Previous: Kenneth Noland, 1924-2010 (105)

Next: Bannard on NBC Miami (35)

Catalogs of inadequate art won't last long at these prices

Post #1440 • January 7, 2010, 3:36 PM • 18 Comments

This is a little bit of a cheap shot, but I am a collector of what I call natural art criticism (see also here). A borderline case thereof sent by the Boston ICA just appeared in my e-mail inbox. Their catalog of one of the current exhibitions, that of dreary work by Damian Ortega, is not exactly running out the door, with less than two weeks to go before it closes. These circumstances have prompted the museum to channel Crazy Eddie. This reminds me of the de facto futures market that formed around the exhibitions at the Art Gallery of Alberta in late 2008. Nothing quite like art criticism written by the invisible hand.

Comment

1.

Jack

January 7, 2010, 5:03 PM

But Franklin, it's an exclusive offer, and the guy was mentioned in Artforum, and it's 50% off. How can anyone possibly refuse?

2.

opie

January 7, 2010, 5:29 PM

"Damián Ortega’s work explores specific economic, aesthetic and cultural situations and in particular how regional culture affects commodity consumption."

Wow, dynamite! I could read about that all day. My friends need to know about this. I'll take a dozen!

3.

Jack

January 7, 2010, 5:50 PM

It really is hard to believe that such lame, tiresome drivel as that quoted by Opie would actually be offered by any self-respecting person or entity as a supposed enticement or selling point. It appears these people are either terminally clueless or utterly cynical.

4.

Jack

January 7, 2010, 6:08 PM

Wait, it just hit me: these people were actually delusional enough to ask $40 for this thing initially. Is Boston really that rich? Even in this economy? Hell, Franklin, if such a price is considered reasonable for such an item, you definitely need to at least double or triple your prices immediately.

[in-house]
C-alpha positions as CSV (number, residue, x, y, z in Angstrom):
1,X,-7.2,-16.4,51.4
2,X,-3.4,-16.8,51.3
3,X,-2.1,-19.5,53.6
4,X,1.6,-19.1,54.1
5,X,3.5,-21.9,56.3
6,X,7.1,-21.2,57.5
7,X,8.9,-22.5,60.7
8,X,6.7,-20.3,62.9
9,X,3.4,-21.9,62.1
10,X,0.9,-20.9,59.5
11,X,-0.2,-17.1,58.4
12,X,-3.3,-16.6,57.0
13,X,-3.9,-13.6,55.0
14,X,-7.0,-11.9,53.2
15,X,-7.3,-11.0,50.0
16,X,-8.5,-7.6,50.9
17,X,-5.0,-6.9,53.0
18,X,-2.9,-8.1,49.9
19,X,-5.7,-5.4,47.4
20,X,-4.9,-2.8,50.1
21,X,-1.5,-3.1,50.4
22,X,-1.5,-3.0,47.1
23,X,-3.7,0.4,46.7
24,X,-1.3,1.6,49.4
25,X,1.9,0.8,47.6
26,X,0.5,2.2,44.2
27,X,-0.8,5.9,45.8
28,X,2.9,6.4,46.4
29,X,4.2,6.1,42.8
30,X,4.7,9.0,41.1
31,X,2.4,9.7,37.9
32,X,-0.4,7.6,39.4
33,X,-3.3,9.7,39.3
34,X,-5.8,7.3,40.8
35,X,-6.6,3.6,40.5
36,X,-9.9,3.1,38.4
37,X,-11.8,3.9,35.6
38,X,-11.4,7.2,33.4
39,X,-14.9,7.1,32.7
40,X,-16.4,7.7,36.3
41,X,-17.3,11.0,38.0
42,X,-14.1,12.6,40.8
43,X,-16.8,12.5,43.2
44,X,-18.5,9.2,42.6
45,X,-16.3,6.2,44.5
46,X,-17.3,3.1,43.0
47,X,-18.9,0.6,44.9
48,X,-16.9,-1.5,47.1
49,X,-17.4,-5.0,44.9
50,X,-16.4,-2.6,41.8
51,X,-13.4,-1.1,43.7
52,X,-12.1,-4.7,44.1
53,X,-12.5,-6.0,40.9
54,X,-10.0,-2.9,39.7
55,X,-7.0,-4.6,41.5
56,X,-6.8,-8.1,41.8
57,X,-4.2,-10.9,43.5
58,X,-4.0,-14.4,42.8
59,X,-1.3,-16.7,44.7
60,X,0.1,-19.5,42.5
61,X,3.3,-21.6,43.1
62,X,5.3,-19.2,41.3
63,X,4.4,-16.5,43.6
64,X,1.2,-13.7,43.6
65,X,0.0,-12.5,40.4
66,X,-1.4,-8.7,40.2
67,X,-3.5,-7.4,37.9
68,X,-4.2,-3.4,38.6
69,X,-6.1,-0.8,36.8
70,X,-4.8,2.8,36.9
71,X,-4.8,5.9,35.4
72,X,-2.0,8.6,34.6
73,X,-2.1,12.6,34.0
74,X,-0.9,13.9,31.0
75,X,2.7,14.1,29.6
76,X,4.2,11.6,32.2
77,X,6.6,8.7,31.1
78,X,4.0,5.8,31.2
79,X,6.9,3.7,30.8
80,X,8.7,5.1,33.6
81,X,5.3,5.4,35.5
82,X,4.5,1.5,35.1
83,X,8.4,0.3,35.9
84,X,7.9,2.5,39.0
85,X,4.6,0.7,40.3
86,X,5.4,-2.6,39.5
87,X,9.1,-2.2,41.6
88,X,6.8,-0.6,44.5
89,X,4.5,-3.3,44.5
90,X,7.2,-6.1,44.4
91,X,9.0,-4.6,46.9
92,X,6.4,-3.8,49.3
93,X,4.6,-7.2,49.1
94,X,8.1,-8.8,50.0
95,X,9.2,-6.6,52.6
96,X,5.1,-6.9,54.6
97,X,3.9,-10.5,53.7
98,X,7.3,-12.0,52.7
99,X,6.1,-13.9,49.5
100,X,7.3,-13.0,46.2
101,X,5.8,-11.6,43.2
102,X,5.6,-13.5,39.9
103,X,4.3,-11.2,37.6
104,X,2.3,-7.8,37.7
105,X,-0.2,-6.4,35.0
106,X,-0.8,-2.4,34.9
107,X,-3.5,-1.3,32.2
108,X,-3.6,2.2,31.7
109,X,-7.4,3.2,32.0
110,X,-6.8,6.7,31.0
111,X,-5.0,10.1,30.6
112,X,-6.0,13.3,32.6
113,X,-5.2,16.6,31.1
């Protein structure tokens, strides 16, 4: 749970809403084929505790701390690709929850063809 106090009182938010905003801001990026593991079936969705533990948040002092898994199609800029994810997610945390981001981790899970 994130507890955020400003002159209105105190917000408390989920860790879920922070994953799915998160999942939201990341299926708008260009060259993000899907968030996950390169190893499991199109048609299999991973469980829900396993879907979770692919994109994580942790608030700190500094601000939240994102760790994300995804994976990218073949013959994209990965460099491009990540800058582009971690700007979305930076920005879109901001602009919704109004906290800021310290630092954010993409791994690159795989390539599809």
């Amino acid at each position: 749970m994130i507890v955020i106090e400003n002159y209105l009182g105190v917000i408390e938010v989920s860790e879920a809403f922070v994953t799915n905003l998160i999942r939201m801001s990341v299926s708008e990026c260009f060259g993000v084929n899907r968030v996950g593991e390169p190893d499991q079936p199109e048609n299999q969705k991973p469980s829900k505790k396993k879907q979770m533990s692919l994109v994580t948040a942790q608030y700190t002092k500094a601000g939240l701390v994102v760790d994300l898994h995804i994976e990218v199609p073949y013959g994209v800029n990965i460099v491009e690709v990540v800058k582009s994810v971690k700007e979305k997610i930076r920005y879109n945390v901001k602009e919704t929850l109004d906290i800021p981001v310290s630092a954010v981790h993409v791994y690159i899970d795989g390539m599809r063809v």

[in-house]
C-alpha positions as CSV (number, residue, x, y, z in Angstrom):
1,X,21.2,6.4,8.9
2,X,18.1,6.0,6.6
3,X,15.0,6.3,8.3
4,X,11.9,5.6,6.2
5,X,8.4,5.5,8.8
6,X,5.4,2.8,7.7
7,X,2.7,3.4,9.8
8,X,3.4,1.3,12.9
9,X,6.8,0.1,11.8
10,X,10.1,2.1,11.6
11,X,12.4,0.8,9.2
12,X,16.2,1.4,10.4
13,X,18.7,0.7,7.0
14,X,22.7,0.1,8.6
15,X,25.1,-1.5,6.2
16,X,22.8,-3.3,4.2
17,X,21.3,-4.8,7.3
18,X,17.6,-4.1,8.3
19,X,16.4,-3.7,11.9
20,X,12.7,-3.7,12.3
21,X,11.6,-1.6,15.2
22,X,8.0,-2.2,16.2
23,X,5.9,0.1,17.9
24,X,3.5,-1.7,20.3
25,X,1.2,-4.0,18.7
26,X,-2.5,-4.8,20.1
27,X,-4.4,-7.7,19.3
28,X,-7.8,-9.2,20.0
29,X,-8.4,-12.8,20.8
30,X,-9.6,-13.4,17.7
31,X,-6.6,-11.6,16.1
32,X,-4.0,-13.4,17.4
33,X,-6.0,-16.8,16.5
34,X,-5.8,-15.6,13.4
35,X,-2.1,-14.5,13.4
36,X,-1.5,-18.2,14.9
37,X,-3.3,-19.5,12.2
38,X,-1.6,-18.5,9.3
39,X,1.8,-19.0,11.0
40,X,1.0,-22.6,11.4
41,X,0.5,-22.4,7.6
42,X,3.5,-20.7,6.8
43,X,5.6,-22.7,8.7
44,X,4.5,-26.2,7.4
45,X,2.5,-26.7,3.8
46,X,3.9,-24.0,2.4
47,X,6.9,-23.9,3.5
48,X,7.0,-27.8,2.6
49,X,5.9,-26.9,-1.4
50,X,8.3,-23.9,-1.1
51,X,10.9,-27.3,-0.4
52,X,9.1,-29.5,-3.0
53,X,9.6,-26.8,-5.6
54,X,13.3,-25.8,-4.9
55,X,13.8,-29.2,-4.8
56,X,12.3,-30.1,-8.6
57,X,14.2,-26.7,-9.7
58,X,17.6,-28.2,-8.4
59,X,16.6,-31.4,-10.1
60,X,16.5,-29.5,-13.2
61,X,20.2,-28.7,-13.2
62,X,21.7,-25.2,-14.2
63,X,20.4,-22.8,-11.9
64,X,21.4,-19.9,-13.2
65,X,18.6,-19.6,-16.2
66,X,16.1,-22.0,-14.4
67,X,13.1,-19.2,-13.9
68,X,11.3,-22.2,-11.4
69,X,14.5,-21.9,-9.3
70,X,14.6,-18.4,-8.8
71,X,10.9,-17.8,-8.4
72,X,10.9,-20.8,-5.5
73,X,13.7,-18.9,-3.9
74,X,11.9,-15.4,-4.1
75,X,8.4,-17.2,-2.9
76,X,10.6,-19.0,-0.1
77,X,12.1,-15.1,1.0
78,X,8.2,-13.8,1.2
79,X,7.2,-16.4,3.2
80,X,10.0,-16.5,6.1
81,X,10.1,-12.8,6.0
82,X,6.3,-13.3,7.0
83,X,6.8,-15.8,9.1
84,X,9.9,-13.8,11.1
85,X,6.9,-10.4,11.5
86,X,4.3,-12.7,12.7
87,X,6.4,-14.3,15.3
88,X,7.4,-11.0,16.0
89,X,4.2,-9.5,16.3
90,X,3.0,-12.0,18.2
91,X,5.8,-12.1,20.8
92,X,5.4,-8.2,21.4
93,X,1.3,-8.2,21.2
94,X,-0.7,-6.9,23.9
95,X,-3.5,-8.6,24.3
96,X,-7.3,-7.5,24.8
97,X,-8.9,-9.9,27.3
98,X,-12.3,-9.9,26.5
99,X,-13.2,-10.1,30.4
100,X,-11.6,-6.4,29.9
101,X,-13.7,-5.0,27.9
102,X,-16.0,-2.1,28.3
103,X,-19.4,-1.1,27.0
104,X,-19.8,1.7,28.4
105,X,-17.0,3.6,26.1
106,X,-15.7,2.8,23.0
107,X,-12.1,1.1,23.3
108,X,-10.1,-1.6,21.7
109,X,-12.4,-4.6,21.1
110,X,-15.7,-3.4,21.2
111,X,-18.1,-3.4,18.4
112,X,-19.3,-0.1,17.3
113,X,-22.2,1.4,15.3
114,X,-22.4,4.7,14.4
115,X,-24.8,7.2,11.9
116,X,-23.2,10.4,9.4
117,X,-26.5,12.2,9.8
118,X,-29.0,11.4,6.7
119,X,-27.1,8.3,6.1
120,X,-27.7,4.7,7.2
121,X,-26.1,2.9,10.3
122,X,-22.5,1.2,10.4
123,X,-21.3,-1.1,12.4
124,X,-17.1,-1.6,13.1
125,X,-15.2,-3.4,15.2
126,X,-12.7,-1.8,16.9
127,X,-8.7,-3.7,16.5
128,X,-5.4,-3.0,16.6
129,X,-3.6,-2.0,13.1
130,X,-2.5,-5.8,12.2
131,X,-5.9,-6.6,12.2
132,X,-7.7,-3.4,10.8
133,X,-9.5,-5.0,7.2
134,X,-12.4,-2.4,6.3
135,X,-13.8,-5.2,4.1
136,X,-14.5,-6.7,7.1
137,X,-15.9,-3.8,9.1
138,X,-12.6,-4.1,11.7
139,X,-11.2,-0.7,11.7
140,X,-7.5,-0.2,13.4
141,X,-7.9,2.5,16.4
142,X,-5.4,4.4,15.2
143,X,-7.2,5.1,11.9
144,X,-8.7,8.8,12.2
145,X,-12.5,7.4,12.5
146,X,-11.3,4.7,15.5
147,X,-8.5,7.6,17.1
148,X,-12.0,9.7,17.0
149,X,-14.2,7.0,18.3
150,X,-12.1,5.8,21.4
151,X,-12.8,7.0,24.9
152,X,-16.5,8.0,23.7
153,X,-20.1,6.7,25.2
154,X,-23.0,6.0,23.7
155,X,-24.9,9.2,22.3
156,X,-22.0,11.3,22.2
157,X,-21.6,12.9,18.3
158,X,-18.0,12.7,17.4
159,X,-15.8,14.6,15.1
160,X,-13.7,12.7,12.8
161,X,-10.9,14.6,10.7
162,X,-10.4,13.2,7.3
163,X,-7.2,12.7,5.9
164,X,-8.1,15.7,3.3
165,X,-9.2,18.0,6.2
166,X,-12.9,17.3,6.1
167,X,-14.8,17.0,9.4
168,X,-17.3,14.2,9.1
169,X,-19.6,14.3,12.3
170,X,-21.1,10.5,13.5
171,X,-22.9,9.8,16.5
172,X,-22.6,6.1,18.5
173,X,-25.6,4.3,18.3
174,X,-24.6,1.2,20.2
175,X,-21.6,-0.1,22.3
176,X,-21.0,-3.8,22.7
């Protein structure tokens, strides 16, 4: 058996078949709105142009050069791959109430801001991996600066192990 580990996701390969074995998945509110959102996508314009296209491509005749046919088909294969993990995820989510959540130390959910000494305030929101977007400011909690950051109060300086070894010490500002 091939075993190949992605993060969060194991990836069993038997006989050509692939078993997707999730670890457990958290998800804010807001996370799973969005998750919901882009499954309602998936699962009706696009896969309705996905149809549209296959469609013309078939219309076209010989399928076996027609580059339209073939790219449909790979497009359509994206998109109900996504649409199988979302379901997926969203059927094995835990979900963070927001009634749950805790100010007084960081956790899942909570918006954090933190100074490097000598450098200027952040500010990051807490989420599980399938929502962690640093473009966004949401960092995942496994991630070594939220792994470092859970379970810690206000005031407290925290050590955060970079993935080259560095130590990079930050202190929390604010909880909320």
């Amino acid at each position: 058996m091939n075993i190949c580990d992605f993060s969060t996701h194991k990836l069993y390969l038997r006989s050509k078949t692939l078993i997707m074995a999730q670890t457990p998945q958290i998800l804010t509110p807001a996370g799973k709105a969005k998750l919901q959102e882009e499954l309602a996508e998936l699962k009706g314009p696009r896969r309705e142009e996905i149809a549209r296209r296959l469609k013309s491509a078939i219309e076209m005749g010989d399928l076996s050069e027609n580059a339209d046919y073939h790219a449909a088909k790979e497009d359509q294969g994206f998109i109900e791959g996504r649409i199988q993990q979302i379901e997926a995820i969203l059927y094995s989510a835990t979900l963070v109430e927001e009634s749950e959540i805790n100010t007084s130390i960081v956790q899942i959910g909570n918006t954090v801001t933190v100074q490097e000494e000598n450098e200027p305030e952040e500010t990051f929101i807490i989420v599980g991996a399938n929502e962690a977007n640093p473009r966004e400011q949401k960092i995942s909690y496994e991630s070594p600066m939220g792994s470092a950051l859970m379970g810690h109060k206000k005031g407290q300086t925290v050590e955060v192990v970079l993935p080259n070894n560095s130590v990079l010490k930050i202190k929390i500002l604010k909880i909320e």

5.

piri

January 7, 2010, 6:31 PM

I love it!

6.

Jack

January 7, 2010, 7:23 PM

As for "inadequate" art, that depends on one's perspective or orientation. It was obviously sufficiently "adequate" to get a show at the Boston ICA (which, of course, need not mean anything of substance, neither in Boston nor in any other venue anywhere else). I expect Ortega feels more than adequate. They even put out a (presumably) upscale catalog for the stuff. Some people, ostensibly serious and doubtlessly "with-it" art people, clearly had absolutely no adequacy concerns, hence the show. And, needless to say, everyone who's anyone knows the Artblog crowd is hopelessly "inadequate" (except for the odd windmill, who evidently serves to keep OP unaccountably occupied).

7.

eageageag

January 7, 2010, 9:38 PM

I'll keep my twenty dollars.

8.

Jack

January 10, 2010, 1:28 PM

I heard via Chris Rywalt's blog of a truly amazing Jerry Saltz review of a show by Gabriel Orozco (who is, or certainly was, a very trendy Mexican artiste, to the point of being heavily patronized by some very major Miami collectors). Pay special attention to the shoebox bit in the third paragraph and, especially, the panegyric to Yogurt Caps in the fourth.

I think it's probably better to let this astonishing piece of hogwash, I mean, critical legerdemain speak for itself, for Saltz, and for the system and world he belongs to and serves. Enjoy.